I was still feeling strong, but the day was taking a long, long time. Time really did drag, but I maintained around 20 kilometres per hour. Then there was a descent, and I picked up time. It coincided with two in the afternoon, and I had now ridden exactly 280 kilometres. This raised my hopes again of hitting 500, and I began to believe it was possible. All I had to do was ride 22 kilometres per hour for ten hours and I would have the 220 kilometres that I needed. It sounds absurd now, but at the time it really did seem very feasible. Unfortunately at about this moment there was a fork in the road and I didn’t know which of the two options to take. My first instinct was to go straight on the road I was on, missing the right turn, and I went across the junction, but then I thought about it and decided I was probably wrong, I probably wanted to make that right turn, so I bumped across some gravel as fast as I could to get on it. I was now riding into a strong headwind again, and as I checked my phone I saw that I’d made an error. Still, I could easily get back on course by taking another connecting road. But the headwind wasn’t so helpful for my new quest of 500 kilometres.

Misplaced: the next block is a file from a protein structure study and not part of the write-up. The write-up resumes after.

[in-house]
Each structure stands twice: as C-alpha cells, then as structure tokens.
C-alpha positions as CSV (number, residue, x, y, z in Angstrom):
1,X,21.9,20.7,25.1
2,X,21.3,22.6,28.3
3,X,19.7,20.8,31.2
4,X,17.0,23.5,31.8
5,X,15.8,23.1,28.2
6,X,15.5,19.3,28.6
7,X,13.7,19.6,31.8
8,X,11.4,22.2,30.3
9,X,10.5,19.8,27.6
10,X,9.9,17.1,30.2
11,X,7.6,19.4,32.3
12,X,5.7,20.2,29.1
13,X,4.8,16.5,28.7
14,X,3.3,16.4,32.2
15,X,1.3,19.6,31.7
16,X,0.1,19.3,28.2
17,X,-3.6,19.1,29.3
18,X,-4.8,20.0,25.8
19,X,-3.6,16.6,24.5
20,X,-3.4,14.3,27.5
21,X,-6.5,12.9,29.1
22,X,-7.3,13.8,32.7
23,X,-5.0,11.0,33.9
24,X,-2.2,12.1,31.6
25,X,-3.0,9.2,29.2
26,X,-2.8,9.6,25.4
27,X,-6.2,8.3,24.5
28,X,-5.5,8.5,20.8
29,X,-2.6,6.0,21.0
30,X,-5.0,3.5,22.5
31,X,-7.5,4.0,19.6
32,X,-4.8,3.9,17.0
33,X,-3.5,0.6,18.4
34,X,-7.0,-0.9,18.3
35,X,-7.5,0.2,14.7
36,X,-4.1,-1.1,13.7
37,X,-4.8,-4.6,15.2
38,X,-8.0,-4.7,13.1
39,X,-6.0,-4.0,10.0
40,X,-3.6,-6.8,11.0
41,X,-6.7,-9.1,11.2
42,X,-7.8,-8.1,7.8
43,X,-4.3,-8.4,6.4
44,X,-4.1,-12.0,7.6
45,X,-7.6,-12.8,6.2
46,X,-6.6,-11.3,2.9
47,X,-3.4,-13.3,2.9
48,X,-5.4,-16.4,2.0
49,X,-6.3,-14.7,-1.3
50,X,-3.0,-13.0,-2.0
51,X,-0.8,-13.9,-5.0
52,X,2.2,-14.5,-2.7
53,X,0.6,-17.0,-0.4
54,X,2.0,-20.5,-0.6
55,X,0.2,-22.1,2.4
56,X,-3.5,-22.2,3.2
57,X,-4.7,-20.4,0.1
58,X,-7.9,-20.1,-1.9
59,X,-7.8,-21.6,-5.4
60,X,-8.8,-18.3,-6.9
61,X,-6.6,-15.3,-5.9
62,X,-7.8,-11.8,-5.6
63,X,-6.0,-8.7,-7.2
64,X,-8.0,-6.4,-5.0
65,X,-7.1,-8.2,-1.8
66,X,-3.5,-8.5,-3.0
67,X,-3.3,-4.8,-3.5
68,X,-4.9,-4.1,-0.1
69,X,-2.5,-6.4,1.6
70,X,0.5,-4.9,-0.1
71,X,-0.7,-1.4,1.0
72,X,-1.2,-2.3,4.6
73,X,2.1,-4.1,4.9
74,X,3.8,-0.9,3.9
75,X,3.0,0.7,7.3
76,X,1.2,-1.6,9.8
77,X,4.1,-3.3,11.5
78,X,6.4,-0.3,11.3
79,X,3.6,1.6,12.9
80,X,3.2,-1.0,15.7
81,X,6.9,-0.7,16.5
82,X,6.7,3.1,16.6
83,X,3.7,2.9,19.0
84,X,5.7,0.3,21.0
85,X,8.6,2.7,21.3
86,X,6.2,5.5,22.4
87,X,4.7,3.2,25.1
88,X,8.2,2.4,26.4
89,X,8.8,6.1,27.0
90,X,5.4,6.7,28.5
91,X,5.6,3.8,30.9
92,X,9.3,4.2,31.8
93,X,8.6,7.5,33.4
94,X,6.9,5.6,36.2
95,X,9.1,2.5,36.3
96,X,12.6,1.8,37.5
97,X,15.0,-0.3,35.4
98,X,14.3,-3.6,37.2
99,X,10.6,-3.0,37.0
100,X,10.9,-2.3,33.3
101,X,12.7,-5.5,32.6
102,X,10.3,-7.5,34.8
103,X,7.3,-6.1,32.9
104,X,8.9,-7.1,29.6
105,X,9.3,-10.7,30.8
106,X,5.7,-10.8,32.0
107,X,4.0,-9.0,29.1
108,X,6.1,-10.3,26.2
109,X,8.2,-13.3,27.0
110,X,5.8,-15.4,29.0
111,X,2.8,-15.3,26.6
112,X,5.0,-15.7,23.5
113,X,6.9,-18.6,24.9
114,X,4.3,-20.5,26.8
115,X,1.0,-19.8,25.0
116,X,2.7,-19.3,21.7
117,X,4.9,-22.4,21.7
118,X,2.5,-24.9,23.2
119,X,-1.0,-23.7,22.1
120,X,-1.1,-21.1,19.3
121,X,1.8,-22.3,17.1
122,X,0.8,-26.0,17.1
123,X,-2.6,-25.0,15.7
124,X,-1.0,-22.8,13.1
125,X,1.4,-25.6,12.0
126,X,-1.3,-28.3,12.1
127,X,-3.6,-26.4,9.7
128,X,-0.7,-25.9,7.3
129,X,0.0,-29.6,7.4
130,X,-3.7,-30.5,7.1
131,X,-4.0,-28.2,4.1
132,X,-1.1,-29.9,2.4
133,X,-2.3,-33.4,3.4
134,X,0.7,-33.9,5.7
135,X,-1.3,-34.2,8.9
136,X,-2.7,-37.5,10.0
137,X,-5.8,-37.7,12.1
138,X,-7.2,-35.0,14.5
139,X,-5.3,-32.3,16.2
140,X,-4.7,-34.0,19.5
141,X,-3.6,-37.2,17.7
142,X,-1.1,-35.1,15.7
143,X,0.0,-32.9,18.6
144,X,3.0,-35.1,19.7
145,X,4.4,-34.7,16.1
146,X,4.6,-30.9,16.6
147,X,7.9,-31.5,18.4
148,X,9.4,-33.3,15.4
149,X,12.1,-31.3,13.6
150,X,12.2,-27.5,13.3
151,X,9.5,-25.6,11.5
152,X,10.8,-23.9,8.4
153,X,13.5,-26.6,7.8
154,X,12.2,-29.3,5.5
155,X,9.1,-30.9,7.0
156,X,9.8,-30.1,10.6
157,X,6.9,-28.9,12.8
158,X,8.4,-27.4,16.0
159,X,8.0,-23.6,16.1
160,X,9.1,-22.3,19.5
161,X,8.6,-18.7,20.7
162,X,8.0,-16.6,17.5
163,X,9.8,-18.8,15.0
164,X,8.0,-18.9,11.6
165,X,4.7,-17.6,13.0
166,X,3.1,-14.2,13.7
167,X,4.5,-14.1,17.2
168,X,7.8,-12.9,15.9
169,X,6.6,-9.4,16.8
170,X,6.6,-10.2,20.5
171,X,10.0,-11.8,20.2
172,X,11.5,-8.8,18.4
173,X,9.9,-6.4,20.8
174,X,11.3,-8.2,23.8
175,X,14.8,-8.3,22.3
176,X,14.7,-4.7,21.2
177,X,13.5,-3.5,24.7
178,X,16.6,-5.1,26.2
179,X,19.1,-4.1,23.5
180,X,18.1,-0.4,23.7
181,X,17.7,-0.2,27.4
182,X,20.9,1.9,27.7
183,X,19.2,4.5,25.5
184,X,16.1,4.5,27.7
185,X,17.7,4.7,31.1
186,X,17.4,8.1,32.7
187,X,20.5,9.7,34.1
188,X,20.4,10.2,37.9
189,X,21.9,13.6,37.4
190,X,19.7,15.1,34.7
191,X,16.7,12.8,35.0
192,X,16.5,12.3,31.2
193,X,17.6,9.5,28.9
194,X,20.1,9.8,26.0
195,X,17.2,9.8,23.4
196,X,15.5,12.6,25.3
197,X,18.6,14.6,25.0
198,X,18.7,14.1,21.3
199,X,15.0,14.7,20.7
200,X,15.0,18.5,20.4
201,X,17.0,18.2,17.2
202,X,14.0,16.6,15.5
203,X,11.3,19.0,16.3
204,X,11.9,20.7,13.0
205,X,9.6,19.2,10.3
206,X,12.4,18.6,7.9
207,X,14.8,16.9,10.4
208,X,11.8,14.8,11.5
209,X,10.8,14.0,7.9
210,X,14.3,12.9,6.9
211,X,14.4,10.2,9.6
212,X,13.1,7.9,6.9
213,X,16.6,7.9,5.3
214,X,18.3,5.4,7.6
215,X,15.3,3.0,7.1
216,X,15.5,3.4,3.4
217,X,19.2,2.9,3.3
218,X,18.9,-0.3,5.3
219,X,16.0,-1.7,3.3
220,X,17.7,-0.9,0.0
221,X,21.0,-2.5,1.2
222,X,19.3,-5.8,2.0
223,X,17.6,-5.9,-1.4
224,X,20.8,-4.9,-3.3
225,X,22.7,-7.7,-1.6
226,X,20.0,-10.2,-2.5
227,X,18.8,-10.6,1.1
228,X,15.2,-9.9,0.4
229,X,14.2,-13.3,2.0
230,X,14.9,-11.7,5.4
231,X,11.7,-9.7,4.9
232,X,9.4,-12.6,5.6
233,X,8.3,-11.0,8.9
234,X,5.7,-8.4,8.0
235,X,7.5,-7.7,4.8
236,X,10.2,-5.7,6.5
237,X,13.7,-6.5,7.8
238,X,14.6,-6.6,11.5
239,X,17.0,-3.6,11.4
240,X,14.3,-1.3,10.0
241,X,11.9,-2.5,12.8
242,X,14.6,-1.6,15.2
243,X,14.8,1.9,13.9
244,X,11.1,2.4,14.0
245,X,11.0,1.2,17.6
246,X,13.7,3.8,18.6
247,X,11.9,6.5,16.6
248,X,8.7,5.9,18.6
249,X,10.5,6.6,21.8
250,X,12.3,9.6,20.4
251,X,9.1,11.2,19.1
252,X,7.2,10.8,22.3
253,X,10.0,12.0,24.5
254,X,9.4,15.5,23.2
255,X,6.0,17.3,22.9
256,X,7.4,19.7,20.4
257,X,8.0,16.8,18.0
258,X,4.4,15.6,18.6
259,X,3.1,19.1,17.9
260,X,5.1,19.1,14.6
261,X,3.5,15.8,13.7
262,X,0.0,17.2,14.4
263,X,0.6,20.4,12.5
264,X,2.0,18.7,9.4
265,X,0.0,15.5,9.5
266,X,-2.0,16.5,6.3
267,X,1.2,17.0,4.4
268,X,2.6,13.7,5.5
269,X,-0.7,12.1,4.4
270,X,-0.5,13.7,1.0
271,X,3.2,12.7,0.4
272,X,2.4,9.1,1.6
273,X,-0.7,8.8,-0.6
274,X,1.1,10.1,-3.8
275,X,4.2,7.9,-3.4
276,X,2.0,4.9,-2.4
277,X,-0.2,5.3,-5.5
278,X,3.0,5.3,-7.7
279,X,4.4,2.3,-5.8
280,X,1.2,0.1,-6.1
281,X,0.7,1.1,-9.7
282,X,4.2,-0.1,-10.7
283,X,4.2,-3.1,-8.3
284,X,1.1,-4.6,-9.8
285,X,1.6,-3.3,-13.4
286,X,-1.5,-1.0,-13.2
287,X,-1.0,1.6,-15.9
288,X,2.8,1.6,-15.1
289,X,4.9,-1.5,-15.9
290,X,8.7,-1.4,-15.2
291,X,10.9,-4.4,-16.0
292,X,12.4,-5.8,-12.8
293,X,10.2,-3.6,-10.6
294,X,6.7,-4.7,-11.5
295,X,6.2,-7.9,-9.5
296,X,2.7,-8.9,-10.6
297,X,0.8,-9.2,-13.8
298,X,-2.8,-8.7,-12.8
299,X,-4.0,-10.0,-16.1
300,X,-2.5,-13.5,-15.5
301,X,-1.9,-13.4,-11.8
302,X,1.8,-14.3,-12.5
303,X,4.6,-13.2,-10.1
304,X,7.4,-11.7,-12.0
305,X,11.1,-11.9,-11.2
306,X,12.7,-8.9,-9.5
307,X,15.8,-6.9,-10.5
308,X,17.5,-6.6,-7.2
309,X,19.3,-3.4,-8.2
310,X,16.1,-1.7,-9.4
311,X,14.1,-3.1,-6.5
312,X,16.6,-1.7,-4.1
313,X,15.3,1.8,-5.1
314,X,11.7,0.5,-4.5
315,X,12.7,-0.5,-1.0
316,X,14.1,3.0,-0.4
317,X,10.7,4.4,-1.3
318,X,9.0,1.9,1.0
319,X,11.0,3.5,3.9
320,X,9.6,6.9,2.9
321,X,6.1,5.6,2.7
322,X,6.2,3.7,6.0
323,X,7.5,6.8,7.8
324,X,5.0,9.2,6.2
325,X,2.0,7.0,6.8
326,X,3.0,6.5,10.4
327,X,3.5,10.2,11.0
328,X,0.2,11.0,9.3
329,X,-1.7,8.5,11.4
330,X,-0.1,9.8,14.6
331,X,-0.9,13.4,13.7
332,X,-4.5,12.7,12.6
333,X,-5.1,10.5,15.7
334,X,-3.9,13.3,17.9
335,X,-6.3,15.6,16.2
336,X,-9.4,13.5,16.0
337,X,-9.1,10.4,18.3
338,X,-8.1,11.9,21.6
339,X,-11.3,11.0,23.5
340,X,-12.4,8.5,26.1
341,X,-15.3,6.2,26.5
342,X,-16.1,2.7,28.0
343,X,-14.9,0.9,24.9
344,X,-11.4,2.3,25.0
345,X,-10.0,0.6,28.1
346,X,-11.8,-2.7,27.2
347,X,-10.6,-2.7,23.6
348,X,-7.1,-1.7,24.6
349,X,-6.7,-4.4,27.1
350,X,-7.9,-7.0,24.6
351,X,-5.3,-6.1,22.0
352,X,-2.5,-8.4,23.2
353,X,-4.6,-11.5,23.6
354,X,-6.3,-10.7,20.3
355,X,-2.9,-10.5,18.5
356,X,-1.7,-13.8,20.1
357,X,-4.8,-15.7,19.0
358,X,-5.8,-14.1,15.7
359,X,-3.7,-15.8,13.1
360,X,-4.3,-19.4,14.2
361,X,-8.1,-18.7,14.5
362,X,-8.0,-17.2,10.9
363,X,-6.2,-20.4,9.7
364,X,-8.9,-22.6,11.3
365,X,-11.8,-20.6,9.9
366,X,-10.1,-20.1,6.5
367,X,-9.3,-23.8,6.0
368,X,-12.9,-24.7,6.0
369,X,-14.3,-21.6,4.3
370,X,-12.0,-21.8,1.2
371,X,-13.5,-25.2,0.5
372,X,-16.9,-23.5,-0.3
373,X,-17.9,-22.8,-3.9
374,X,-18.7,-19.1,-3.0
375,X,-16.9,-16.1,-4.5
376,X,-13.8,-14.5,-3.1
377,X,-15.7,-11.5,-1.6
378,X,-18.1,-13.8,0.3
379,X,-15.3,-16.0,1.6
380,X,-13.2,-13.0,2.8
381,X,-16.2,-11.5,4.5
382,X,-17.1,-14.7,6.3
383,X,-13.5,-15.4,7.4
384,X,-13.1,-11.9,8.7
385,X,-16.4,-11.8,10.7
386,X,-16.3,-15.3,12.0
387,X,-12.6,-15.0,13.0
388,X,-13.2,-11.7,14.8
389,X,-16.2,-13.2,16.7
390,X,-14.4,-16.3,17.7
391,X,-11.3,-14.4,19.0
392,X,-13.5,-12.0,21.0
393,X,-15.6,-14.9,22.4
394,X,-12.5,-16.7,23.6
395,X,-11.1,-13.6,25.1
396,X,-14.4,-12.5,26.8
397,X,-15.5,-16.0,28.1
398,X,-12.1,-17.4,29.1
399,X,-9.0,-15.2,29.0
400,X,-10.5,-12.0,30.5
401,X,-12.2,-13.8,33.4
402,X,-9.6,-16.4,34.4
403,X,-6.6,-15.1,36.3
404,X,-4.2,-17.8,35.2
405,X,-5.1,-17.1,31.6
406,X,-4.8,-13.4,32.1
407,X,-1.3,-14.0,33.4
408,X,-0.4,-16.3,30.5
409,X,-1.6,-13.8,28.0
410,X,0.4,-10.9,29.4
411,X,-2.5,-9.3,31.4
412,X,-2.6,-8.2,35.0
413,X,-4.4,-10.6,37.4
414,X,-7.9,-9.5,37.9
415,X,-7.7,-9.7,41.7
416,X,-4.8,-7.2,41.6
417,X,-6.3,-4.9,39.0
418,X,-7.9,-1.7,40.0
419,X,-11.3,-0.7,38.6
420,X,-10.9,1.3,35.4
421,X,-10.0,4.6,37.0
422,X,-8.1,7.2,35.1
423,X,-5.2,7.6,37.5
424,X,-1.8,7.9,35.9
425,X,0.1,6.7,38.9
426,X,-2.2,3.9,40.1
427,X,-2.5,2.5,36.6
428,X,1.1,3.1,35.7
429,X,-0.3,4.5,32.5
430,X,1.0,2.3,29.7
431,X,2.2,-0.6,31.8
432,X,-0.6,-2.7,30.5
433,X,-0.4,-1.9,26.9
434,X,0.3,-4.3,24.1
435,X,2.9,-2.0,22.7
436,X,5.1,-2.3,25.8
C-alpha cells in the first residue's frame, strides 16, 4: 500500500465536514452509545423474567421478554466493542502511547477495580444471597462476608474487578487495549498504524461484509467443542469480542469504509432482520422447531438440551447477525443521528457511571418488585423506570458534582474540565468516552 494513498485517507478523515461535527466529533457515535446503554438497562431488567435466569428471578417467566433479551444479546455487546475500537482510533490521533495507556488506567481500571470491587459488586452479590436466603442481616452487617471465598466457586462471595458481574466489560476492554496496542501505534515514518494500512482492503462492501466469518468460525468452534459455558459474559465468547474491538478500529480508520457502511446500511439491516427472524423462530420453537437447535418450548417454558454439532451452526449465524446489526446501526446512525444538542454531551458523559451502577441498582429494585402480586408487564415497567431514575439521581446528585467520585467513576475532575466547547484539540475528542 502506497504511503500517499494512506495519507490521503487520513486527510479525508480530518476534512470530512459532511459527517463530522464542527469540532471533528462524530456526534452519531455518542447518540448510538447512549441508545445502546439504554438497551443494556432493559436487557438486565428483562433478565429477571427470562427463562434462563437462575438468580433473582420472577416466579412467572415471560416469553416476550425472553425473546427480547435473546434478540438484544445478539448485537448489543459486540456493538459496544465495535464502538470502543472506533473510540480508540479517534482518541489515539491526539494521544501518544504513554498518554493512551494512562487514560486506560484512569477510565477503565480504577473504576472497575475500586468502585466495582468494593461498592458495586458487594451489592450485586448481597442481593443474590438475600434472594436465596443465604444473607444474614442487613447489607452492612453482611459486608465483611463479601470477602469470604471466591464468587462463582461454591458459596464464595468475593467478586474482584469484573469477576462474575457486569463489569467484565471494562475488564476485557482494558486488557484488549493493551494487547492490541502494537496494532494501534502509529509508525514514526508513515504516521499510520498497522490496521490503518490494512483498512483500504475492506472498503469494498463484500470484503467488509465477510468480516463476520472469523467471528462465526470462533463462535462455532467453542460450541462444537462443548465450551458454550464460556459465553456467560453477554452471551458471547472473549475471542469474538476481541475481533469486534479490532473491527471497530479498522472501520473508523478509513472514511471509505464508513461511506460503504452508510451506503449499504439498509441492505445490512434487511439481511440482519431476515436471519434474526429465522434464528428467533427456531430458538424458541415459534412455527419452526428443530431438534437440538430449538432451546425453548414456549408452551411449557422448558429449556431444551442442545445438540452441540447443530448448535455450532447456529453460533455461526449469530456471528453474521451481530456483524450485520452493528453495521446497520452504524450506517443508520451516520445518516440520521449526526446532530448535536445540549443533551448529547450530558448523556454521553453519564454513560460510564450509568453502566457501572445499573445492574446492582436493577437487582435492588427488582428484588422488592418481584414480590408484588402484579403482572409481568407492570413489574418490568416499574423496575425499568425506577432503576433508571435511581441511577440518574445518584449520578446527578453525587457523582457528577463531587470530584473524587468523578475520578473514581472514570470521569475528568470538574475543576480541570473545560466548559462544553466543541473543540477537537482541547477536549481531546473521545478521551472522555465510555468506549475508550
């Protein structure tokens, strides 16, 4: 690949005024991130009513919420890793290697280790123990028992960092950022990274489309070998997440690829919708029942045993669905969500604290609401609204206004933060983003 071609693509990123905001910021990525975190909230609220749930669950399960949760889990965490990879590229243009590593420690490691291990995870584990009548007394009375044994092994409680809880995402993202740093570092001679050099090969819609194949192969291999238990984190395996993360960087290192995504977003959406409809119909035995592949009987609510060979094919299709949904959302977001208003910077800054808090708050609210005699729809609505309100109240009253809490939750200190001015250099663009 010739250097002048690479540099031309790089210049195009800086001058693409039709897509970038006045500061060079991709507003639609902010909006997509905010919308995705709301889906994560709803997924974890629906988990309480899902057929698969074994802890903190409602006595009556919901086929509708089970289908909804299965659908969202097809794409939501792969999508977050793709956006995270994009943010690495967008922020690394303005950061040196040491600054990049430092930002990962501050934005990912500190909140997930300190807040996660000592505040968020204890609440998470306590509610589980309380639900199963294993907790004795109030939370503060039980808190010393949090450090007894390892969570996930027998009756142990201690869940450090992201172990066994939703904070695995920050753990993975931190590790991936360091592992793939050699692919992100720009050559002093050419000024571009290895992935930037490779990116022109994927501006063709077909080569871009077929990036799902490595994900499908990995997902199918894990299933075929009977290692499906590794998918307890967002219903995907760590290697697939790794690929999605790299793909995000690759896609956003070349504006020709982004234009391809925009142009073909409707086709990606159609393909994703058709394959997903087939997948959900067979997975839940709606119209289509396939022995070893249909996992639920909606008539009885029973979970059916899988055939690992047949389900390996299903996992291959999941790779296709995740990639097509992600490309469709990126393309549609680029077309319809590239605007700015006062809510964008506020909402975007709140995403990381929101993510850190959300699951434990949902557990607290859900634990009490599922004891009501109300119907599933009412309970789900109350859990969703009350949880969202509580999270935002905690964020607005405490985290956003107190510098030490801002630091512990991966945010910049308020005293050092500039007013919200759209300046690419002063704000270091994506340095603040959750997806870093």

I fought hard to get back onto the right road without losing too much time. Sadly the road didn’t share my passion for making this 500 kilometre thing happen, and it began on a long climb into the mountains. The wind was also against me here, and it was utterly demoralising. Over the course of the next hour my hopes of getting to 500 kilometres evaporated again in the face of this climb, my speed stuck around 14 kilometres per hour all of the way to the summit. This was still much faster than I would usually cycle up such a climb and my body was beginning to protest at the exertion. My left hamstring felt a little tight and my back was getting sore, but overall I was still okay. I had a lot of good food in my basket, including bananas, grapes, sandwiches and energy bars, and I’d been grazing on it all day, keeping my energy levels up. The psychological effect of getting to the top of the climb and not seeing a big descent where I could make up the time was more energy-sapping, however. I reached the town of Quartzsite, where I navigated a couple of red lights by making right turns (legal in the US) and then U-turns, until I was at the exit I wanted. At this stage I had still only stopped three times, for a total of about 16 minutes, in 18 hours, covering just shy of 350 kilometres in the process.